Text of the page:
Matt Miller (00:42:08):
I think it's always even about like, I don't think we have to label that as a negative thing. I think for me, "Mr. Robot" I literally don't care. if someone's like, I hate it. Like I'm like cool, like for me I feel like quite detached. Yeah. It's really difficult sometimes because sometimes I should care a lot about what I'm putting out and I think that's the other side of the coin. But I also think, and this is something we've learned in this business that not everyone is equipped to give feedback. So some people just feel that though, because I've paid for a service, I have a say in the end result. However, I want to say it to get my thing done, I'm going to say it. So there's some stuff that's tied up in that we've had to coach people. Yeah. Hey guys, this is a constructive way of communicating your expectations. This is a constructive and helpful way for us to interpret what's going on in your mind so that we can put pen to paper and get it done. And so everyone's happy. We love the process. It's highly collaborative, but I mean, we've learned the hard way.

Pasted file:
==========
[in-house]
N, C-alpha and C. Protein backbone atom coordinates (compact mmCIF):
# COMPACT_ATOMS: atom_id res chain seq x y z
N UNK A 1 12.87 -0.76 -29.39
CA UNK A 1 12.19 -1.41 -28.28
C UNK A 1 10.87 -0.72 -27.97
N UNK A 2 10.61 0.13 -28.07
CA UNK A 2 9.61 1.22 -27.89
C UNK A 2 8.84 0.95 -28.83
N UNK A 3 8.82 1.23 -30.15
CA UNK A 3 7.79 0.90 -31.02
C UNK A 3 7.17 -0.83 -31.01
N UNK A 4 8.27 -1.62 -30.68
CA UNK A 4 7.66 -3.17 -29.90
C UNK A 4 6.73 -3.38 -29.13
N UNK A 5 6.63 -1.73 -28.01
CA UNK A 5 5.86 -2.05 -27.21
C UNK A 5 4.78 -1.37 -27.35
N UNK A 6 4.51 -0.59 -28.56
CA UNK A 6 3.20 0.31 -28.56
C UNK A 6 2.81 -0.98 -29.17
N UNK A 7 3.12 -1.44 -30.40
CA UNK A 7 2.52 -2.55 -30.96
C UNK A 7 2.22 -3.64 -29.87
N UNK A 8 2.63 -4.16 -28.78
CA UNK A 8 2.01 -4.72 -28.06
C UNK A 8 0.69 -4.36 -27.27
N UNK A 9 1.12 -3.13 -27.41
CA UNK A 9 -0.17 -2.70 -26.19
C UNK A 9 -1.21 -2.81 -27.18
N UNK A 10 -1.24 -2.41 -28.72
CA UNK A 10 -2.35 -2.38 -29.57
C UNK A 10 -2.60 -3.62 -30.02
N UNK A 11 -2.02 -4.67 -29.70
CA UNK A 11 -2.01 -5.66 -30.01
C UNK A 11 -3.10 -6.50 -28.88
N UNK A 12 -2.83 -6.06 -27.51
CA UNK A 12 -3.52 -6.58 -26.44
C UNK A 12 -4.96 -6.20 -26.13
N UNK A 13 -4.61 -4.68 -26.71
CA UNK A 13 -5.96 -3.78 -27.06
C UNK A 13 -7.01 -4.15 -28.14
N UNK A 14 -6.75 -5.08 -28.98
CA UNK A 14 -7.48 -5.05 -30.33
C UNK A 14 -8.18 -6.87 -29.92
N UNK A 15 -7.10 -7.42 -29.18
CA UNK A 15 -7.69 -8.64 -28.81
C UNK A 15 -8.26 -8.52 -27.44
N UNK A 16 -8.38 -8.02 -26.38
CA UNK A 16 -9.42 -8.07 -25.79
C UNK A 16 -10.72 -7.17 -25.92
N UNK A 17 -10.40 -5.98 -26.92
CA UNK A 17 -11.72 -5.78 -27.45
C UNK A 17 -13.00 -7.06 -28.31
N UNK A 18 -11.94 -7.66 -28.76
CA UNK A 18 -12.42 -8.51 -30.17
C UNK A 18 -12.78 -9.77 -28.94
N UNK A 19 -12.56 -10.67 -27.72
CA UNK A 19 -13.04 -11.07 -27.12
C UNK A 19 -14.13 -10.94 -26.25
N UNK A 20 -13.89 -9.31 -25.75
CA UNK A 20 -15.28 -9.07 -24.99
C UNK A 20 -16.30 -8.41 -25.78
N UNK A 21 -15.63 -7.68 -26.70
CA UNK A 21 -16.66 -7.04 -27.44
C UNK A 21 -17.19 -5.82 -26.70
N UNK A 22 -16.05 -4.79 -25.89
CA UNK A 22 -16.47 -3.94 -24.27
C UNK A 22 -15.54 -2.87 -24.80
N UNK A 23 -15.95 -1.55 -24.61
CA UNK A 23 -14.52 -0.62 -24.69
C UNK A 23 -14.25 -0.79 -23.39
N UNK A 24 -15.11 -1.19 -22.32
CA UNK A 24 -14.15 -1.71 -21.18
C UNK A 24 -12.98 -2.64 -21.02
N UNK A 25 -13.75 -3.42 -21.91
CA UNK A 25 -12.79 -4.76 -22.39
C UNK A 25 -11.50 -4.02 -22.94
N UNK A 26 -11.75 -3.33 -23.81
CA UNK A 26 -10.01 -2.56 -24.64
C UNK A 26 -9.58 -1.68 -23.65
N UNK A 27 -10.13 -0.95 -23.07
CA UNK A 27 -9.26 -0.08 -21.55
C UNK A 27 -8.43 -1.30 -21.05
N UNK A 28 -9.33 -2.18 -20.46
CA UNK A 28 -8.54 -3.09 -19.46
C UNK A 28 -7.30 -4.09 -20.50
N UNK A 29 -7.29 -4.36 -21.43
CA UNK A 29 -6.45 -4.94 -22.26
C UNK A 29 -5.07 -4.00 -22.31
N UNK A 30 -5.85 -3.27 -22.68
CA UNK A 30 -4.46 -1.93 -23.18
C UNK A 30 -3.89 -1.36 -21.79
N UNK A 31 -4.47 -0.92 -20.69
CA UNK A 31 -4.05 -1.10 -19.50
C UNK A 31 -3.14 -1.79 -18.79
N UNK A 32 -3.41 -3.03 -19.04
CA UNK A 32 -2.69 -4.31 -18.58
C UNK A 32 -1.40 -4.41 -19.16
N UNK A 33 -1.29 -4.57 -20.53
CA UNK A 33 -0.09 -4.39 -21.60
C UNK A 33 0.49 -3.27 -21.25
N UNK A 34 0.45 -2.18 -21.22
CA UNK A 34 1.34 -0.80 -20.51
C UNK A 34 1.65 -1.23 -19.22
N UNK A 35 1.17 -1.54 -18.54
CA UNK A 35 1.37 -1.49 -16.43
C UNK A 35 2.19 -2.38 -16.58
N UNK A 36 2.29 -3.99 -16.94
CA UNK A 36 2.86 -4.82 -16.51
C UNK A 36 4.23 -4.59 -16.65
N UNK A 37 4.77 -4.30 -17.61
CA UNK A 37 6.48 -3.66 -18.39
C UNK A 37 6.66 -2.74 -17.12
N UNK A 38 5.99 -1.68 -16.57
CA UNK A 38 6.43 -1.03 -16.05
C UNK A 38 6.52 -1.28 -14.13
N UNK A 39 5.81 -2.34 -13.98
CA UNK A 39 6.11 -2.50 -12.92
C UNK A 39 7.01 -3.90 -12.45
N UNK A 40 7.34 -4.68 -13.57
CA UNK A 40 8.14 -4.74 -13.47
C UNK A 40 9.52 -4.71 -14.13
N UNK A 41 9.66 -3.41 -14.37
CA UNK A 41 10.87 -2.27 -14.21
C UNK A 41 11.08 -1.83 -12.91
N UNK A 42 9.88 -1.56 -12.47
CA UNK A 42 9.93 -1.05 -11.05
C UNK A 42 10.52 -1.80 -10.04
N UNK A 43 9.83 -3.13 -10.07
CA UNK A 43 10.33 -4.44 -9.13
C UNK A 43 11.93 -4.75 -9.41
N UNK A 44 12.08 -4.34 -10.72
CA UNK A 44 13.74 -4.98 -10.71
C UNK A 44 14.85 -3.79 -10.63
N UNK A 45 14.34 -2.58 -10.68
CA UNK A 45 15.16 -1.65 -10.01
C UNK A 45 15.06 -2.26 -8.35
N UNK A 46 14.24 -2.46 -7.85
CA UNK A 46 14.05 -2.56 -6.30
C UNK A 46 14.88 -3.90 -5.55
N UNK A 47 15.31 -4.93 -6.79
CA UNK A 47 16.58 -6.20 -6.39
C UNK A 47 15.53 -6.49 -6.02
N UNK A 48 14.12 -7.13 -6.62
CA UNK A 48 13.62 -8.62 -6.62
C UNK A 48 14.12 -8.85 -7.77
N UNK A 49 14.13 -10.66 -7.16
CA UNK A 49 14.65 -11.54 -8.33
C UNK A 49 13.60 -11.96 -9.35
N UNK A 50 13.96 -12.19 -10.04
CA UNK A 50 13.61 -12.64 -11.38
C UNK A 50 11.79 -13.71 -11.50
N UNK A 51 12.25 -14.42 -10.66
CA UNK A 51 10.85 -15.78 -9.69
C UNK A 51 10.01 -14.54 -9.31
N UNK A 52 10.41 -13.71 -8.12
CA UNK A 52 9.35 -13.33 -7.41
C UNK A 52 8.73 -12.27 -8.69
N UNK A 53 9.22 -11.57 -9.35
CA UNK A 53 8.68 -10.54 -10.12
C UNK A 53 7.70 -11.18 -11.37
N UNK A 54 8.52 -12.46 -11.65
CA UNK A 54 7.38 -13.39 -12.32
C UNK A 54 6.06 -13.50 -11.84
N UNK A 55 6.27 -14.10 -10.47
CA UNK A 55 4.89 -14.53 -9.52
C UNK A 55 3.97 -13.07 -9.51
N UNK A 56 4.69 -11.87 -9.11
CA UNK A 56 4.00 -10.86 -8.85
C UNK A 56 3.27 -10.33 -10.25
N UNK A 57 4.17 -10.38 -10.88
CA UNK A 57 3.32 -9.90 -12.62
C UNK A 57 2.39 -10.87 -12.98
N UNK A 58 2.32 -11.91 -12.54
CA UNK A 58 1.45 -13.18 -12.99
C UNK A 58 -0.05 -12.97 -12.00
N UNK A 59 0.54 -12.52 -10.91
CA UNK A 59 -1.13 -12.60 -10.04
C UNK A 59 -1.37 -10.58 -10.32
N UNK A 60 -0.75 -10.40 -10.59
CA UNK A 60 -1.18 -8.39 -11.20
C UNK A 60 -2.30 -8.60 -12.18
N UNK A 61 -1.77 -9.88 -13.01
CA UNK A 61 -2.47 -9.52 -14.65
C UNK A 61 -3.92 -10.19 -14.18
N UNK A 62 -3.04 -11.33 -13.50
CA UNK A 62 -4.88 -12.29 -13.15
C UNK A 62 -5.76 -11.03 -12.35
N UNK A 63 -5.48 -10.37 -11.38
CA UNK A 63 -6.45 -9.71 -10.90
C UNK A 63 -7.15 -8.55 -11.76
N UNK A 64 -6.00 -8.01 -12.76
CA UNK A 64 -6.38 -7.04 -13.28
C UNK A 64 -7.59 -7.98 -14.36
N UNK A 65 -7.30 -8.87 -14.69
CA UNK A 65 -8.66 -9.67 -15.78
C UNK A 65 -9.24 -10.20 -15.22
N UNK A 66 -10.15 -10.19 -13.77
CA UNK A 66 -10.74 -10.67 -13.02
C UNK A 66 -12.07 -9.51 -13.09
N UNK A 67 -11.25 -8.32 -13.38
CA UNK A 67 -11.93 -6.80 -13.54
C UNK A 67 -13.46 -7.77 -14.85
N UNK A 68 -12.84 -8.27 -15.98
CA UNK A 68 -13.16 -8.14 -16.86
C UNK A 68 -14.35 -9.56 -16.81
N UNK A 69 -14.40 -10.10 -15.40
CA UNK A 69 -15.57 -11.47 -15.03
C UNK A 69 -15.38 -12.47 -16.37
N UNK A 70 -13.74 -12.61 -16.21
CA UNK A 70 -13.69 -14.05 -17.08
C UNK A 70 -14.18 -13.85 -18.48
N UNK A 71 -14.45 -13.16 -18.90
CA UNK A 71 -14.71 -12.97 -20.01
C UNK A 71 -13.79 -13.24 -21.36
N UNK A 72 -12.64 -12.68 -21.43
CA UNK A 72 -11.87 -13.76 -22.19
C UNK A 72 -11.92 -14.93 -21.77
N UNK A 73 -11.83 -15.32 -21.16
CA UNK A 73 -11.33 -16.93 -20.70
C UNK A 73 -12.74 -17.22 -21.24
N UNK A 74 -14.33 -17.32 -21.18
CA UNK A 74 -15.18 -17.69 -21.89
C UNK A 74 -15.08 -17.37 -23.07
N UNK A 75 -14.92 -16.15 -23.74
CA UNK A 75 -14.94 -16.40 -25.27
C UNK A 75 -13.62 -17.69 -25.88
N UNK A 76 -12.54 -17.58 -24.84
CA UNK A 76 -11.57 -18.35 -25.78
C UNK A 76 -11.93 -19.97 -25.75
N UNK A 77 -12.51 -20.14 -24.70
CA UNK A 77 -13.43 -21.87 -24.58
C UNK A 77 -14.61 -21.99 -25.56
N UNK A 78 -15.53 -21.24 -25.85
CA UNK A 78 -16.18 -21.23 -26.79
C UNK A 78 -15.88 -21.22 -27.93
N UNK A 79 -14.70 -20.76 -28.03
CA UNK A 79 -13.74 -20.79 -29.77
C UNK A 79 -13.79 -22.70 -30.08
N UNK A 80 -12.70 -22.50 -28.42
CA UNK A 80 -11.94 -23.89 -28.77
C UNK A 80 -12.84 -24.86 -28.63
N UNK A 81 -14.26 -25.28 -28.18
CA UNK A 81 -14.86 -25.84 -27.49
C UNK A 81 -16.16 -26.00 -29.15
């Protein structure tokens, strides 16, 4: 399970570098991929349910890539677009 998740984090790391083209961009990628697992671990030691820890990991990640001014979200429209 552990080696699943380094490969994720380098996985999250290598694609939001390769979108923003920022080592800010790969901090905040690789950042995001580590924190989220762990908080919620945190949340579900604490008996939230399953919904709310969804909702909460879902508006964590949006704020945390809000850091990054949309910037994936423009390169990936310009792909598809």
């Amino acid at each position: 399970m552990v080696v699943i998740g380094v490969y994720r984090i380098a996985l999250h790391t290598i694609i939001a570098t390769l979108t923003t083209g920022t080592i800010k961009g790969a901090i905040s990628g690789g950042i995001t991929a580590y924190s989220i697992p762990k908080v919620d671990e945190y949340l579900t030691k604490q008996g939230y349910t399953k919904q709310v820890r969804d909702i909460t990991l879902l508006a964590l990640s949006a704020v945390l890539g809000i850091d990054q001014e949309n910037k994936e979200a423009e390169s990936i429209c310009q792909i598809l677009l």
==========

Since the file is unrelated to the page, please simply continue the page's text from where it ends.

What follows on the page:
Andy Khatouli (00:42:35):
Jared has done a brilliant job in building our expectations side of the business with clientele. Because without having you introduce clients to our process, I think we would have the same problems reoccurring. But what you do is you establish kind of like the lay of the land. So people feel comfortable and like welcomed to share.
Jared Saar (00:43:44):